• Was there a point where you wanted to put down the book? Were there sections you wished you could skip over? Please be specific!
  • What scenes do you remember the best?
  • What parts were most gripping? What intrigued you or attracted you? Was there enough conflict and tension to keep your interest?
  • Where did you feel there was an emotional payoff?
  • Is there anything you have questions about? Please list your questions.
  • What do you think are the most important themes?
  • Did the opening paragraph “hook” you? Why or why not?
  • Would you change anything?
  • How did it compare to other similar books you’ve read?
  • Did you find the story interesting/ exciting/ boring/ or? Why?
  • What, if anything, was confusing?
  • What ideas or events were left unclear?
  • What did you like? Dislike?
  • Did you find errors that I made repeatedly? What were they?
  • How did you respond to the opening and closing, the development of ideas, and the pace?
  • What people and events did you want to know more about?
  • Were any characters particularly memorable? Were any other characters too over the top?
  • Are the characters believable? How could they be made more interesting or likeable?
  • Did you find the dialogue interesting and natural? If not, why?
  • Did you especially identify with any one character? Which one? In what way?
  • Is there anything you think there should be more or less of (eg violence, romance, etc.)?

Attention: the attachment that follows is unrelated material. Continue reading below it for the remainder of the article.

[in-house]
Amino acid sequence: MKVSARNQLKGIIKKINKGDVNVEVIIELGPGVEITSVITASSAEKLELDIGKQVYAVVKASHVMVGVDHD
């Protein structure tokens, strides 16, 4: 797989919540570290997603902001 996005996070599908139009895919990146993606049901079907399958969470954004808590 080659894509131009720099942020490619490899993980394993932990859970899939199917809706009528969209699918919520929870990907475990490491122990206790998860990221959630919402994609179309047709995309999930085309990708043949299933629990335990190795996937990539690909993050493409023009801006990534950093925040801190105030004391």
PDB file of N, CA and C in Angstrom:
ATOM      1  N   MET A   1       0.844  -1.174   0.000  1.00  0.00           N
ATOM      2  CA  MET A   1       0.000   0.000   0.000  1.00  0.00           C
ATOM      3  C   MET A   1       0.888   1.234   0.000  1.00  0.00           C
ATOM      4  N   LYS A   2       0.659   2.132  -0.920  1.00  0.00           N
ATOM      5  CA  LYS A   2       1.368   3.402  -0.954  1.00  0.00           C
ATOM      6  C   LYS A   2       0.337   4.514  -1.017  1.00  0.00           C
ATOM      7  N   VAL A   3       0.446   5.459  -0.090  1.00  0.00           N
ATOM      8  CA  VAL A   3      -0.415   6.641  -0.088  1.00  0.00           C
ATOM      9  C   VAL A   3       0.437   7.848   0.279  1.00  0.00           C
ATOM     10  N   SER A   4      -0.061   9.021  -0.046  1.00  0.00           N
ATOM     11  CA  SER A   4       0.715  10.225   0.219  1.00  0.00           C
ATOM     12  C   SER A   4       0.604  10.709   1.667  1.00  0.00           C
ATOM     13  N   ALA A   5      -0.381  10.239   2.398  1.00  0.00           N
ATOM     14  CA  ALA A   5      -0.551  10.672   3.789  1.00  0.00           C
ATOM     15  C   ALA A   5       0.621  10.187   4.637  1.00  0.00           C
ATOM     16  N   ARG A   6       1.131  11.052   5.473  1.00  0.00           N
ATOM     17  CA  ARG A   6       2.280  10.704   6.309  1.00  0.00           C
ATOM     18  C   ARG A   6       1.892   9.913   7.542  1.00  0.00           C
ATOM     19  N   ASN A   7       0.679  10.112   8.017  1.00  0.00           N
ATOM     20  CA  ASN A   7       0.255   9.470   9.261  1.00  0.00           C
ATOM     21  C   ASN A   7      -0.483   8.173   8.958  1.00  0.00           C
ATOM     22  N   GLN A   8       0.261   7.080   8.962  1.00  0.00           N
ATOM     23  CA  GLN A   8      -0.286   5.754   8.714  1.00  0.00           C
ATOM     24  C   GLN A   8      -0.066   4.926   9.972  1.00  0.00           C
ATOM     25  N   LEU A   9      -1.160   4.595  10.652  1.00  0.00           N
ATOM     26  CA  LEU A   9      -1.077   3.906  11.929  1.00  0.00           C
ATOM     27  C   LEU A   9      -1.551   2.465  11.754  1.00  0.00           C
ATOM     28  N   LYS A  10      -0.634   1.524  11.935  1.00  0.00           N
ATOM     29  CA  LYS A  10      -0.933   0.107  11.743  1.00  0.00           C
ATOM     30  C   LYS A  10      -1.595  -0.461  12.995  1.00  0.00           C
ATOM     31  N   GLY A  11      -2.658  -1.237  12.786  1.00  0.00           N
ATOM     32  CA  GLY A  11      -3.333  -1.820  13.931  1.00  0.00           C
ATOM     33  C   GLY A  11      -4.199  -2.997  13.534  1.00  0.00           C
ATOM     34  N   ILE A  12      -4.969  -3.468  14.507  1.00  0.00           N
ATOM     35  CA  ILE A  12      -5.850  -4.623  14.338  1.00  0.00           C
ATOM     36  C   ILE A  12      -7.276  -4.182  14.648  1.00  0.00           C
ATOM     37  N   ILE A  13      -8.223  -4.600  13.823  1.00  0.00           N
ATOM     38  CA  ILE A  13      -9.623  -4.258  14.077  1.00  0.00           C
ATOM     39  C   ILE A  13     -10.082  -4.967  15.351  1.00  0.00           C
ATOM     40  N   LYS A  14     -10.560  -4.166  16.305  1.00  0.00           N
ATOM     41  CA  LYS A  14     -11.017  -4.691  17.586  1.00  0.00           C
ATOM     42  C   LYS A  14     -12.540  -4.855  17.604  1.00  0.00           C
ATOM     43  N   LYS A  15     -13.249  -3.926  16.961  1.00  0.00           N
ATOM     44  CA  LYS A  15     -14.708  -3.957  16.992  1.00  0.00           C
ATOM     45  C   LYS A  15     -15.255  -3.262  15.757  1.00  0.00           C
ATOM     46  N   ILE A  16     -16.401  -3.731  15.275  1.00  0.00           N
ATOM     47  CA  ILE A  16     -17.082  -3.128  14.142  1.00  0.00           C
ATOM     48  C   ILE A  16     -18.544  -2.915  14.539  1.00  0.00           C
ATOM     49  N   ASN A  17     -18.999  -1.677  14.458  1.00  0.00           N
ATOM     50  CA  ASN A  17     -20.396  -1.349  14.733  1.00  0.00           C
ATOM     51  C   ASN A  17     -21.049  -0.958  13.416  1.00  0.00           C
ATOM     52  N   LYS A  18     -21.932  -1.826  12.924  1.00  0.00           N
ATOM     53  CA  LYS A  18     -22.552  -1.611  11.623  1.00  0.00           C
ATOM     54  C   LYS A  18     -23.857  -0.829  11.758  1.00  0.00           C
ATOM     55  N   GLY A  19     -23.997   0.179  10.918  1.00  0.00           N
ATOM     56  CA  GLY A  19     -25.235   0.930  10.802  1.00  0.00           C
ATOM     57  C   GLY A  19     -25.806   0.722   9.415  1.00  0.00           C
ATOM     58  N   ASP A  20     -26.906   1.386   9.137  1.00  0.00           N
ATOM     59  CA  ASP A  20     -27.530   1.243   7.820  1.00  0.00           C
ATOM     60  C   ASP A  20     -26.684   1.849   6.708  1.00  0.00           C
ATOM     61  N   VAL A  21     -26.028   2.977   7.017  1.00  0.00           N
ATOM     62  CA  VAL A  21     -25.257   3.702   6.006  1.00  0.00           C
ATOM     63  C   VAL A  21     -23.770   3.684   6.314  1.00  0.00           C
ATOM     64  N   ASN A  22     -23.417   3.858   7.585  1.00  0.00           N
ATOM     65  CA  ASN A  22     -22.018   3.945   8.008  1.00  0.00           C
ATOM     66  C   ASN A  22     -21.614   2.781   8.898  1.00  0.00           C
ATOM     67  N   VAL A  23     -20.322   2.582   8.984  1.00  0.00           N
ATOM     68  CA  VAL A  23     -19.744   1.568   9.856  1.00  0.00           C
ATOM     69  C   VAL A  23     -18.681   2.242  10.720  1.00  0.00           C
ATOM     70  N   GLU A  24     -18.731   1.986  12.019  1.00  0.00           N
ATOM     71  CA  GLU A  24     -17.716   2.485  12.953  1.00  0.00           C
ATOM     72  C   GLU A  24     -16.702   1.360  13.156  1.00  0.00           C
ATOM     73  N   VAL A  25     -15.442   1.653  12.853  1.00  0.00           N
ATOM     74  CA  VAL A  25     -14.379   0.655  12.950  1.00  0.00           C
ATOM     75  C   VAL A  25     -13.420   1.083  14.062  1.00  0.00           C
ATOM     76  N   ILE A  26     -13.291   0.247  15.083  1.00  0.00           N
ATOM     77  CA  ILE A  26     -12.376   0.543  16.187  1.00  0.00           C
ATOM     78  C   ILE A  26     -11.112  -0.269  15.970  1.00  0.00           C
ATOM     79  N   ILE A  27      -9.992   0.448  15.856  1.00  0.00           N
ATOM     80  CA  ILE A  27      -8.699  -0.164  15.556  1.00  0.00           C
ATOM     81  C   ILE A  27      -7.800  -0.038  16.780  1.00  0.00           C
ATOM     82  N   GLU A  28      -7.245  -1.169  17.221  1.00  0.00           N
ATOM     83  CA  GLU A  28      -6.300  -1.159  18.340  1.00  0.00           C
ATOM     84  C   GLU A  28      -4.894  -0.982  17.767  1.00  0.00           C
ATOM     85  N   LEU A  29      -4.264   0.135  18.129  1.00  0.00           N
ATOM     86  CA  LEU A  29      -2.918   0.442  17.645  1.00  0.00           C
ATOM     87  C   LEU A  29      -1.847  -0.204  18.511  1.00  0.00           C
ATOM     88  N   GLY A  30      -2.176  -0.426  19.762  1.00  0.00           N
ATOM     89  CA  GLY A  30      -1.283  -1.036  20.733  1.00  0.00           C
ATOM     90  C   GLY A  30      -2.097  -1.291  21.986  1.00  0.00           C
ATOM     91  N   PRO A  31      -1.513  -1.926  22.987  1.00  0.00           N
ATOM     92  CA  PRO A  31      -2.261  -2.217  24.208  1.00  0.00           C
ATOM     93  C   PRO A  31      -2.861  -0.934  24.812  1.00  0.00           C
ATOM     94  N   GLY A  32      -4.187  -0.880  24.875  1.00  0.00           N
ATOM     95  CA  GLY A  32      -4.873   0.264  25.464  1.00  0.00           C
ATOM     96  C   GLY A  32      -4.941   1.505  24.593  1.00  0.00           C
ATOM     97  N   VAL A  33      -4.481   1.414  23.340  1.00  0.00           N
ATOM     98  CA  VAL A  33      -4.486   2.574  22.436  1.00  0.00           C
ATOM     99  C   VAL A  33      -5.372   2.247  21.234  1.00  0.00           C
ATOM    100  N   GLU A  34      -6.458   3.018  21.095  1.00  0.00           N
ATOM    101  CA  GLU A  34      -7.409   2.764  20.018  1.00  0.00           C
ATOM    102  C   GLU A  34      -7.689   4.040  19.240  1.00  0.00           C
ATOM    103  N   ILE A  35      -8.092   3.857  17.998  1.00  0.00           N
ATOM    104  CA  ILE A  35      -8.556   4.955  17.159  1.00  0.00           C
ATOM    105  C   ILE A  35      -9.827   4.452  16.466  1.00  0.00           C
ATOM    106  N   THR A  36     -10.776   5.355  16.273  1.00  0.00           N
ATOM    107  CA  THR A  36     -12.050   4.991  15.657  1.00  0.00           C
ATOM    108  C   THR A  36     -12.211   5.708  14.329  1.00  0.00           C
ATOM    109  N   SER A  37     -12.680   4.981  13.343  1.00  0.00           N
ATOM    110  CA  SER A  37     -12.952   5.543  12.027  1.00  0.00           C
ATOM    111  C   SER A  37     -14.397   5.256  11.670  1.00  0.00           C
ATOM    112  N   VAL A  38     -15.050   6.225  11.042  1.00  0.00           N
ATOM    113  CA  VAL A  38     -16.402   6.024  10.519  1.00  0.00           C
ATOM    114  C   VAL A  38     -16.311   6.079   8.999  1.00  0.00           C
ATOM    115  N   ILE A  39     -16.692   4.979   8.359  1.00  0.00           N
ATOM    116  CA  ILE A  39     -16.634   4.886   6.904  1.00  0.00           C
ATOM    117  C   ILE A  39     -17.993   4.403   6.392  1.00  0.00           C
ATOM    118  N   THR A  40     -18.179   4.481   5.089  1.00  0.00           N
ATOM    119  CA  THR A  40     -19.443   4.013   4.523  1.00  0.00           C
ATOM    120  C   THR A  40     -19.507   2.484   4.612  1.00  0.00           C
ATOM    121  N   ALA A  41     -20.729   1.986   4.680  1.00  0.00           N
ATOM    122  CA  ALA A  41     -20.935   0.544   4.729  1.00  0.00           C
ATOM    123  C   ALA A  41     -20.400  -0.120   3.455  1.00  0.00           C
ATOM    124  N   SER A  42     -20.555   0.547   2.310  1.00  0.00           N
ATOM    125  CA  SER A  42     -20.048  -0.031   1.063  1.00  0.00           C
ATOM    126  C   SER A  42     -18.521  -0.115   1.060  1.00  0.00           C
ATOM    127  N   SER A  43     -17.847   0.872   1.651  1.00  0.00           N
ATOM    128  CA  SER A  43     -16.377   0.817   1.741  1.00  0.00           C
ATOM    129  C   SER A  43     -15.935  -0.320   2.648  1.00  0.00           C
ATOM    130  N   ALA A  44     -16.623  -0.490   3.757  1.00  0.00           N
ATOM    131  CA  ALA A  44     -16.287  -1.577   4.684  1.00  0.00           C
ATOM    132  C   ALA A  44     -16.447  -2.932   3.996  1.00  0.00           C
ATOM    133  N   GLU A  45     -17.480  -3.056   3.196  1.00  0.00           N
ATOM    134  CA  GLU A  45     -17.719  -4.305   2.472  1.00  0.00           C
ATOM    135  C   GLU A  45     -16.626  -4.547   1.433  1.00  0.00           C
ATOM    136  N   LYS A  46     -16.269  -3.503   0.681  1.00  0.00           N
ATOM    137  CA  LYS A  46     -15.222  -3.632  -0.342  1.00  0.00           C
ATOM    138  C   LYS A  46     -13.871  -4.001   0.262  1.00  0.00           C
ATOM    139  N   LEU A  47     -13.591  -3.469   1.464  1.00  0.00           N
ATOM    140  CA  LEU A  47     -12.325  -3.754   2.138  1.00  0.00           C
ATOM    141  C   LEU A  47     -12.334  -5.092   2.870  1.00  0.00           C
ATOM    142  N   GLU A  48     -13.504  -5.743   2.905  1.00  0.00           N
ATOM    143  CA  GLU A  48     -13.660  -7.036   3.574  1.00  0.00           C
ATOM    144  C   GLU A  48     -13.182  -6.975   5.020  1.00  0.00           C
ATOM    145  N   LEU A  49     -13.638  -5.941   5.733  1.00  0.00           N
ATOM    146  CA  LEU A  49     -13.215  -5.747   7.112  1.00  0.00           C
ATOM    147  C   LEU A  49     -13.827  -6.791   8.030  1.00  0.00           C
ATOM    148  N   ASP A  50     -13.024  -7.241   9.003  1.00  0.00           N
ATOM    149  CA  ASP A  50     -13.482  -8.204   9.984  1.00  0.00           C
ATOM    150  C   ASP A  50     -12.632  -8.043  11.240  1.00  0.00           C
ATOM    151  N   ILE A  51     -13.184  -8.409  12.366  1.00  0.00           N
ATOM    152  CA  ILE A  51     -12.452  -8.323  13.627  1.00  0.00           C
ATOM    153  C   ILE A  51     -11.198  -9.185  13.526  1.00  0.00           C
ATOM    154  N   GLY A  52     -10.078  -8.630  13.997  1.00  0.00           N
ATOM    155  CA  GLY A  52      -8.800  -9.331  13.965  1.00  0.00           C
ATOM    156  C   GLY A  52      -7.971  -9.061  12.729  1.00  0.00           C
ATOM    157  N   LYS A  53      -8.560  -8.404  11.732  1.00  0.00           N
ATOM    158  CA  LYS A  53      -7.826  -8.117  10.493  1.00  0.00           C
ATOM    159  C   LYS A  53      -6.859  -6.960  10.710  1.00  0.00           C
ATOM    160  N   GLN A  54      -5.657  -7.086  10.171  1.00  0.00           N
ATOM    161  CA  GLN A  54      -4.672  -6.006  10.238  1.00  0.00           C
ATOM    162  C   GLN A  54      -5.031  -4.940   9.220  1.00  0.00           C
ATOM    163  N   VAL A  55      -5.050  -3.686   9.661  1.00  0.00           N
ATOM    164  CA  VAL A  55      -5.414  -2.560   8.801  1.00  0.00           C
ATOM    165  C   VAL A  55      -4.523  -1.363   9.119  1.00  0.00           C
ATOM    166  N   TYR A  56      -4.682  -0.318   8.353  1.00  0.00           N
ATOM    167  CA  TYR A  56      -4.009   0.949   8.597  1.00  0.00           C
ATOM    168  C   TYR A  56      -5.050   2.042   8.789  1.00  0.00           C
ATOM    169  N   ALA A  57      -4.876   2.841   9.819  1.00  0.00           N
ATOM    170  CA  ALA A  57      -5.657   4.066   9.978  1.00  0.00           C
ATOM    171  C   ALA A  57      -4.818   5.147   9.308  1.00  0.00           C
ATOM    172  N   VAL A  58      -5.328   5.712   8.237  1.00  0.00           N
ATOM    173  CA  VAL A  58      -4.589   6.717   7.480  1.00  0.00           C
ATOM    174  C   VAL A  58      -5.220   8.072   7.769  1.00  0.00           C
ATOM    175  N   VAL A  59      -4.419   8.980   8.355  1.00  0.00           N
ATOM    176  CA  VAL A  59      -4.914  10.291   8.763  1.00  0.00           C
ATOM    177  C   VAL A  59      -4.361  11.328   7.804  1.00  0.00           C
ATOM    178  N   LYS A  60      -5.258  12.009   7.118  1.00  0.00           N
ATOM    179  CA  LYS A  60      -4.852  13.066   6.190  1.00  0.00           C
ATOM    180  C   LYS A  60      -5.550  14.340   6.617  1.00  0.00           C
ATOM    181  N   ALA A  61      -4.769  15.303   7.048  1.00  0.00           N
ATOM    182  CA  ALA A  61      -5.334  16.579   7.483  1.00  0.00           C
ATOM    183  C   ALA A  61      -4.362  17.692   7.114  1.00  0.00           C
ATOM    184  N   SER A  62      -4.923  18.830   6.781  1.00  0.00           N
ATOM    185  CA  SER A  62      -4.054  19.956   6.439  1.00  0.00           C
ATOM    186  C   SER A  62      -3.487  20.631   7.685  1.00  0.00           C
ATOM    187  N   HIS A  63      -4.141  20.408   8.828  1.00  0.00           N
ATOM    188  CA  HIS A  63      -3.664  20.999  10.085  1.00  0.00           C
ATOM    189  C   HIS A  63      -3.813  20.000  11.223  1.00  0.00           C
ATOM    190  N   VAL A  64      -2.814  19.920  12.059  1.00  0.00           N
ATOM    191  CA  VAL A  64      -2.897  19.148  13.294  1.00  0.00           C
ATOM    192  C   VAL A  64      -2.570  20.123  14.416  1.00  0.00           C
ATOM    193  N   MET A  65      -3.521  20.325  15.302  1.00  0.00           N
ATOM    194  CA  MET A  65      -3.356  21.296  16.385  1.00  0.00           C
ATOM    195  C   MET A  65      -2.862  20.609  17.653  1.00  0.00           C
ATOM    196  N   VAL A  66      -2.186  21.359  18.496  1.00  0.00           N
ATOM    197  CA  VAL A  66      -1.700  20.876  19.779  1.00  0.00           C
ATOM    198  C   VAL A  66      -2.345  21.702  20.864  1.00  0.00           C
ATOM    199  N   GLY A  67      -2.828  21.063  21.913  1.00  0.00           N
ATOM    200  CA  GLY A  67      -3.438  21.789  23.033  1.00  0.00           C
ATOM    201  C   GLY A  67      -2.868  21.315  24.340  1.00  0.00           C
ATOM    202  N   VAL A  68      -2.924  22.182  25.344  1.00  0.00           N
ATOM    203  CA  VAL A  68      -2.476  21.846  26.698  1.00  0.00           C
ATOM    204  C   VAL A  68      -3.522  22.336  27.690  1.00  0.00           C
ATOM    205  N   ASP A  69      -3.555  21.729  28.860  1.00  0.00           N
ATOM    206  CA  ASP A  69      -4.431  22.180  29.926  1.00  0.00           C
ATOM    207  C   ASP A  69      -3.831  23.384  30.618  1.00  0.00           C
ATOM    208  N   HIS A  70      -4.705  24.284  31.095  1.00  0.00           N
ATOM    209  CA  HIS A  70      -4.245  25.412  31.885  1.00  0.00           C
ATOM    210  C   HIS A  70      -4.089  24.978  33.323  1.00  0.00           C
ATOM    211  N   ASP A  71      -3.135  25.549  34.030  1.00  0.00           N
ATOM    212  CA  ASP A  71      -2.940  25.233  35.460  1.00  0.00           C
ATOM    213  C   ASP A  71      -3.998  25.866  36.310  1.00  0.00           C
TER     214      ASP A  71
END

• Were they any sections that need more development?
  • Was the ending satisfying and believable?
  • Did you notice any obvious, repeated grammatical, spelling, punctuation or capitalization errors? Examples?
  • Do you think the writing style suits the genre? If not, why not?

Considering the responses: Once you’ve received feedback from your beta readers, you need to think about their responses and decide what input you are going to use to improve your manuscript. Here are some tips:

  • Get as much feedback as you can.
  • Don’t be overwhelmed by one or two comments that may seem really harsh or would require you to rewrite or toss the manuscript; instead, look for themes, ideas in common from your various readers.
  • See if you can get your beta readers together for a discussion based on the themes you discovered in their feedback.
  • Compare your intentions for the work and the readers’ experiences.
  • Ask yourself: What did I ask the readers to do? Did the responses line up with what I expected or did they spot things I hadn’t even considered?
  • Consider: What impact did my writing have on my beta readers? Was it what I hoped for?
  • Active response: How will I revise and edit, based on the beta reader responses?
  • Find out more: Is there anything about which I need more detailed information or insights from my beta readers? What more do I want to know? Who would be the best person to ask?

Share your thoughts with us! What experiences have you had with beta readers? Do you have other suggestions? Please share your thoughts in the comments. Thank you!

Advertisements

Leave a Reply

Fill in your details below or click an icon to log in:

WordPress.com Logo

You are commenting using your WordPress.com account. Log Out / Change )

Twitter picture

You are commenting using your Twitter account. Log Out / Change )

Facebook photo

You are commenting using your Facebook account. Log Out / Change )

Google+ photo

You are commenting using your Google+ account. Log Out / Change )

Connecting to %s